What Women Want

Feminists Agonize Over War in Afghanistan

While the wording leaves open the possibility of support for UN-sponsored military intervention—an option many find more palatable than U.S. and British forces acting independently—reaching consensus even on that phrasing took days of rapid-fire e-mails and skillful negotiation. Questions about the future of Afghanistan have been even thornier.

Sunita Mehta and Fahima Danishgar, who recently cofounded Women for Afghan Women—the first grassroots group for women from Afghanistan and its neighbors living in New York—were among the dozens of feminists who gathered for a post-September 11 meeting at the Manhattan apartment of Eve Ensler. But, coming from the region—Mehta is Indian and Danishgar, 23, left Afghanistan at age nine—they found they had less of an us-versus-them perspective than many Americans reacting to the recent terrorist attacks.

"We are us and we are them," says Mehta. "We came in feeling very close to the land that was going to be bombed." That closeness—and a superior knowledge of history and politics that comes with it—allowed her to temper the more utopian dreams of Western feminists. While some at the meeting seriously suggested that the Revolutionary Association of the Women of Afghanistan should rule the country, for instance, Mehta pointed out that the 2000-member RAWA is "a small, Maoist organization." It would be nice if women could be in charge, she says, "but we don't have the luxury of dreaming big dreams right now."

Sunita Mehta and Fahima Danishgar, founders of Women for Afghan Women: 'We are us and we are them."
Photograph by Bryce Lankard
Sunita Mehta and Fahima Danishgar, founders of Women for Afghan Women: 'We are us and we are them."

Indeed, the women of Afghanistan—for whom makeup, forbidden by the Taliban, is a symbol of liberation—have different priorities from their Western counterparts. RAWA, whose members have documented Taliban atrocities through slits in their Taliban-mandated robes, has thrown its own political support behind the exiled Afghan king. And although many Westerners have focused on that robe, the burqa, as an emblem of women's oppression, Afghan women don't always see it that way. "Some women choose to wear it. It can be a symbol of respect" for tradition, says Danishgar, whose own mother sometimes wore a burqa.

The burqa has been a touchy subject before, particularly when Oprah Winfrey lifted one off an Afghan woman in a performance of Ensler's Vagina Monologues, instead of letting the woman perform the symbolic liberation herself. For some, the gesture reeked of Western arrogance, even though the talk-show star has been credited with raising awareness of the Taliban in the TV-watching core of our country by having RAWA members on her show. (RAWA's Web site, www.rawa.org—a fascinating cross-cultural women's effort that features digital video of Afghan women being executed—welcomes Oprah viewers specifically.)

Osman, who wears a head scarf and robes, sees the East-West tension as rooted in religion. "I love my Western feminists," she says, "but I'm just finding out how ignorant they are." Osman, a Muslim, offers a definition of feminist many Western women might share: "a woman who is very comfortable with who she is and believes the sky is the limit." Still, she says, "Every now and then I hear 'What is it with Islam that makes your men this way?' And I think to myself, 'What is it with Christianity that makes your men this way?' "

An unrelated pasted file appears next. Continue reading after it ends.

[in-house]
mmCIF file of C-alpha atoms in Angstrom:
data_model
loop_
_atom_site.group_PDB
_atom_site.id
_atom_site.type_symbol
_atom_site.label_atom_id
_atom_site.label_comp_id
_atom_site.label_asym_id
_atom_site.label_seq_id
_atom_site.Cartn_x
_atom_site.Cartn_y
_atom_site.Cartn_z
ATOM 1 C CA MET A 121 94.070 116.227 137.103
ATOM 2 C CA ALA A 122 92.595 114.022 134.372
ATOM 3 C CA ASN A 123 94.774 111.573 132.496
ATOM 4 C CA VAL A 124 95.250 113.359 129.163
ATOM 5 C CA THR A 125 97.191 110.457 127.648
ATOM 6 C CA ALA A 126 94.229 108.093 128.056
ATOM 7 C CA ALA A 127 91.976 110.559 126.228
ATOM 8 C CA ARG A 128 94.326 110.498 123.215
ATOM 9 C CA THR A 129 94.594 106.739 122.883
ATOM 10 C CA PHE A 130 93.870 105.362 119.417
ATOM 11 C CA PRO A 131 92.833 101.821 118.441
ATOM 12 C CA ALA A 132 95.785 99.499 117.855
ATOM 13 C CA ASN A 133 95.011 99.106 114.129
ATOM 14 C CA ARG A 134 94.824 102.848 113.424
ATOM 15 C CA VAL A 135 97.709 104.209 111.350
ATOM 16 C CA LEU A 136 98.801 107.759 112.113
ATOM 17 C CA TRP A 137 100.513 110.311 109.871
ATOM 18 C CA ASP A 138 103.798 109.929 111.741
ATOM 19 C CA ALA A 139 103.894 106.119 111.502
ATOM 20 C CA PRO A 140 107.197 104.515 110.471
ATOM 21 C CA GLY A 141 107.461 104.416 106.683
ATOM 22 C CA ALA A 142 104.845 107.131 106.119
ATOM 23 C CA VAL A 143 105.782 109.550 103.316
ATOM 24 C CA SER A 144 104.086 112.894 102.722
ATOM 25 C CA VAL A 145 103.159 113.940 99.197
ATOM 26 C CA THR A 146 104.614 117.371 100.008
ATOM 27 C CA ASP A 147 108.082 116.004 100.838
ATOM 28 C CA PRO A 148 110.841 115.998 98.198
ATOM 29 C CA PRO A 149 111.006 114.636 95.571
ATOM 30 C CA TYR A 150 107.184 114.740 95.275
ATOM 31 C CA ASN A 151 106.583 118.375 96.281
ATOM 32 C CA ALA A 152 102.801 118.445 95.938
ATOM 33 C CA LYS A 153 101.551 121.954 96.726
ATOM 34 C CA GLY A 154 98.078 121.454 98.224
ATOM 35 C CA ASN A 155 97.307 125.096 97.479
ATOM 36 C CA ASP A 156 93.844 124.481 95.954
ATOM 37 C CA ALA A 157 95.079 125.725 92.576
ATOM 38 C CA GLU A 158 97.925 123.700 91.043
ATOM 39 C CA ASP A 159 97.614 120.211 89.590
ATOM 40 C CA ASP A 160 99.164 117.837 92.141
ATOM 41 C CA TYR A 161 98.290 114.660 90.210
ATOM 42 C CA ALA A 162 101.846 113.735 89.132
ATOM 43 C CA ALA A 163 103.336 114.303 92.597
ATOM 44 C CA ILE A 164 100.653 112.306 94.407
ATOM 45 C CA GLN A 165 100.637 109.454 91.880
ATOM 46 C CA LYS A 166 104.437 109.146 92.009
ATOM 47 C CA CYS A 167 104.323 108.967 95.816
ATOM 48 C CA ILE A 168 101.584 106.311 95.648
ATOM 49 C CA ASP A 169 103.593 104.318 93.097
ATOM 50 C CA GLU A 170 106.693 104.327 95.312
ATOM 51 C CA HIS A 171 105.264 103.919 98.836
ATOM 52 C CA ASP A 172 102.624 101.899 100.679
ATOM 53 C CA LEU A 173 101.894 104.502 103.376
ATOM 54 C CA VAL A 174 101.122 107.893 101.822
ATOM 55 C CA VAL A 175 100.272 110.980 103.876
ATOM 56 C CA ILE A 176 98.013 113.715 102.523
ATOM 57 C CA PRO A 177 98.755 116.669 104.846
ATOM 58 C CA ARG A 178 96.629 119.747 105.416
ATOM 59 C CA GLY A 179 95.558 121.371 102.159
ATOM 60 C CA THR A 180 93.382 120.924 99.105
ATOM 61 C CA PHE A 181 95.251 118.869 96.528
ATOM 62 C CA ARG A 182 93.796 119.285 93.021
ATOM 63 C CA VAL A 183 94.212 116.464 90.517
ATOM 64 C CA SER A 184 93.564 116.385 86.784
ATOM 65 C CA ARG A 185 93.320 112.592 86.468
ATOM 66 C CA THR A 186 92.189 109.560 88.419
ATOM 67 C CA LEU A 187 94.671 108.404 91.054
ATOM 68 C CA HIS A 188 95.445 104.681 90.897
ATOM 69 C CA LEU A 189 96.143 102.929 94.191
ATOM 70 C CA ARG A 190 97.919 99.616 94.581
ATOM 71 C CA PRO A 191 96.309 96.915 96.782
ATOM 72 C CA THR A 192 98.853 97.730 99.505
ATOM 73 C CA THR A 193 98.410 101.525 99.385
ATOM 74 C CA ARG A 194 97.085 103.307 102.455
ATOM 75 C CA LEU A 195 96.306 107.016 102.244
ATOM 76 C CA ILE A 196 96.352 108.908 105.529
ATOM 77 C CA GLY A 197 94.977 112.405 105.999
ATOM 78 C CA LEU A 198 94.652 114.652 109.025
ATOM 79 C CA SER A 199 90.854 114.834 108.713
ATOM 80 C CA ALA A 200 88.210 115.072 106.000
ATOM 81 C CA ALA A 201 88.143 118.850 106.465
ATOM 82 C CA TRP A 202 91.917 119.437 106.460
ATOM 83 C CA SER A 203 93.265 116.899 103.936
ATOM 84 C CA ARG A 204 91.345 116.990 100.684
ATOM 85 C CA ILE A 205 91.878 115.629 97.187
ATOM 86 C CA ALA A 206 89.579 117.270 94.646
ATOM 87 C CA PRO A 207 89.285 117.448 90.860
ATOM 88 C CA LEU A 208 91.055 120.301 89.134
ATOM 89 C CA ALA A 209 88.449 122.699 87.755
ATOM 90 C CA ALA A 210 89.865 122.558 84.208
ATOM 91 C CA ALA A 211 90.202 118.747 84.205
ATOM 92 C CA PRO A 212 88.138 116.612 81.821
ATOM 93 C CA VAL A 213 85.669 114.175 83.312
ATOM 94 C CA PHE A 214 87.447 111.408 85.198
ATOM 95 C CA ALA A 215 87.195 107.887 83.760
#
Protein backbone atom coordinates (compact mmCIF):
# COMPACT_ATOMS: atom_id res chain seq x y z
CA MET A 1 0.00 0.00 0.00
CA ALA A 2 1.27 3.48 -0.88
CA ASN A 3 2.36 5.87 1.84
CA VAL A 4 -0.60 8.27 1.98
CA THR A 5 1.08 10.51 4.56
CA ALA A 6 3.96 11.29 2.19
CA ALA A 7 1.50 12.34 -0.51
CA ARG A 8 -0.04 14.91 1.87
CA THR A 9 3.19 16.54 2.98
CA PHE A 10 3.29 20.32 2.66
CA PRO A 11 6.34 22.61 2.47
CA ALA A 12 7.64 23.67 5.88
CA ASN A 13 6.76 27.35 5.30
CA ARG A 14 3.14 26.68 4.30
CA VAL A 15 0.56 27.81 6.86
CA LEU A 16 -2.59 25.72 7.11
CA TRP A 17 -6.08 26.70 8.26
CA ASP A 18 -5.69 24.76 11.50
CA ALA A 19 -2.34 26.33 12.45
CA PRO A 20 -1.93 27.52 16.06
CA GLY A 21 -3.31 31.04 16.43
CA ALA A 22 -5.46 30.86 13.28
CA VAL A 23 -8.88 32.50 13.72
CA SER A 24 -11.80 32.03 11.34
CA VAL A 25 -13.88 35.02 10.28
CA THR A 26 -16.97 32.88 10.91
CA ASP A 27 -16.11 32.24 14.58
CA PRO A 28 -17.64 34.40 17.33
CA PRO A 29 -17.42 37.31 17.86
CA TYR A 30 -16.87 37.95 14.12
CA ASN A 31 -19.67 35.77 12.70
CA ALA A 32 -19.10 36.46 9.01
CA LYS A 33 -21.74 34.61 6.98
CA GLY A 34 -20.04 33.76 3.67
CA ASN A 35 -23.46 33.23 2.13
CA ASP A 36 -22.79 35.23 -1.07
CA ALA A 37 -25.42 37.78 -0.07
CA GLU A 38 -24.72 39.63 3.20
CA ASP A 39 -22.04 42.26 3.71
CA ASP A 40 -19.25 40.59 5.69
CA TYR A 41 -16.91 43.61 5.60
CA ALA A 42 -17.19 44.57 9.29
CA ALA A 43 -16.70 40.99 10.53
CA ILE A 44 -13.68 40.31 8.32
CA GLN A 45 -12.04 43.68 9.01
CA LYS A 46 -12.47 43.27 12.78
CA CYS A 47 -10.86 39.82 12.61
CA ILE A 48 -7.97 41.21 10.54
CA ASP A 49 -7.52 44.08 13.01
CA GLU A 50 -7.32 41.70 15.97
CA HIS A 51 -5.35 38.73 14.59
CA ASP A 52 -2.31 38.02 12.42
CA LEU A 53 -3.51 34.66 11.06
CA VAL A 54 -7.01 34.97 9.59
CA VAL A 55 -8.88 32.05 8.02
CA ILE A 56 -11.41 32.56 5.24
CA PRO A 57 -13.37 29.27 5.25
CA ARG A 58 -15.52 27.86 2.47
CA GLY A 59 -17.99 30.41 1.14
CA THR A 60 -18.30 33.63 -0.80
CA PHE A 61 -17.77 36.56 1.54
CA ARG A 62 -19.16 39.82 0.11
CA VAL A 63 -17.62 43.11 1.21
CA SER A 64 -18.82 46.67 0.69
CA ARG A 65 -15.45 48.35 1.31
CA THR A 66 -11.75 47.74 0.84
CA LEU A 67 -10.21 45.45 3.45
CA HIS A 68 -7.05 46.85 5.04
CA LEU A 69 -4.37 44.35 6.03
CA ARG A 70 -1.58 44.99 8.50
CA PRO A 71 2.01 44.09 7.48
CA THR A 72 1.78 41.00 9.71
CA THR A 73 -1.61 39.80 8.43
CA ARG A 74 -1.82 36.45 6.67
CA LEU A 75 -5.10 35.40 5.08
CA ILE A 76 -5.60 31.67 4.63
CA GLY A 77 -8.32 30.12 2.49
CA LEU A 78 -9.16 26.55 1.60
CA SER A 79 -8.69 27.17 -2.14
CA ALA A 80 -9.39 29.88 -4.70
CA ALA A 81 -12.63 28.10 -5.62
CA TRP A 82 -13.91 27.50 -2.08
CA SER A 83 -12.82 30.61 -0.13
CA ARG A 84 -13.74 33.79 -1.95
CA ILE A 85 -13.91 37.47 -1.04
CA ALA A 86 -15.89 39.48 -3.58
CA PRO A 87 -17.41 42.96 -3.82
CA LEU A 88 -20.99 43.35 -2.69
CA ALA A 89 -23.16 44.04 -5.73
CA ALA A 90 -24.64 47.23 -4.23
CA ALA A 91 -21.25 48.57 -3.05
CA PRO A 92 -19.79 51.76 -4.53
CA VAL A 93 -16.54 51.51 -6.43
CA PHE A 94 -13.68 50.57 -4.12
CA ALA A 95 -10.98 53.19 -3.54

No doubt, many Americans are feeling somewhat smug about our heroic, enlightened men just now. Ironically, though, the crisis seems to be inspiring a reversion to traditional gender roles. While the press dubbed first lady Laura Bush the "comforter-in-chief," Peggy Noonan giddily declared that "men are back." "I'm speaking of masculine men," the former Reagan aide wrote in The Wall Street Journal, "men who push things and pull things and haul things and build things."

Of course, men have never really gone away. The power structure remains overwhelmingly male—a fact that was highlighted by the never ending emergency press conferences featuring wall-to-wall men. Indeed, National Security Adviser Condoleezza Rice is one of only four women among 19 cabinet-level officials. Roughly one in seven members of Congress is female. All of the 23 committee chairs in the House of Representatives are male, as are all of the Senate's 22 chairs. And a mere six out of 189 ambassadors to the UN are female.

The numbers are, not surprisingly, more skewed when it comes to conflict. "After childbirth, war making has possibly been the most segregated of activities along gender lines," says Felicity Hill, director of the UN office of the Women's International League for Peace and Freedom. Perhaps that doesn't have to be true. Last year, the UN passed a resolution calling for women's participation in decision making about war and peace. Nevertheless, "war remains the domain of men," says Hill. "Women's voices are missing from decisions on priorities in peace processes."

These days, it's hard for anyone to stray from the political mainstream, and harder still for women. Like many others on the left, Canadian activist Sunera Thobani accused the U.S. of "unleashing prolific levels of violence all over the world," but unlike many other lefties, Thobani was subject to the Canadian equivalent of citizen's arrest and, intriguingly, sent porn by her critics. The Canadian secretary of state for the status of women, Hedy Fry, almost lost her job for just listening to Thobani's speech.

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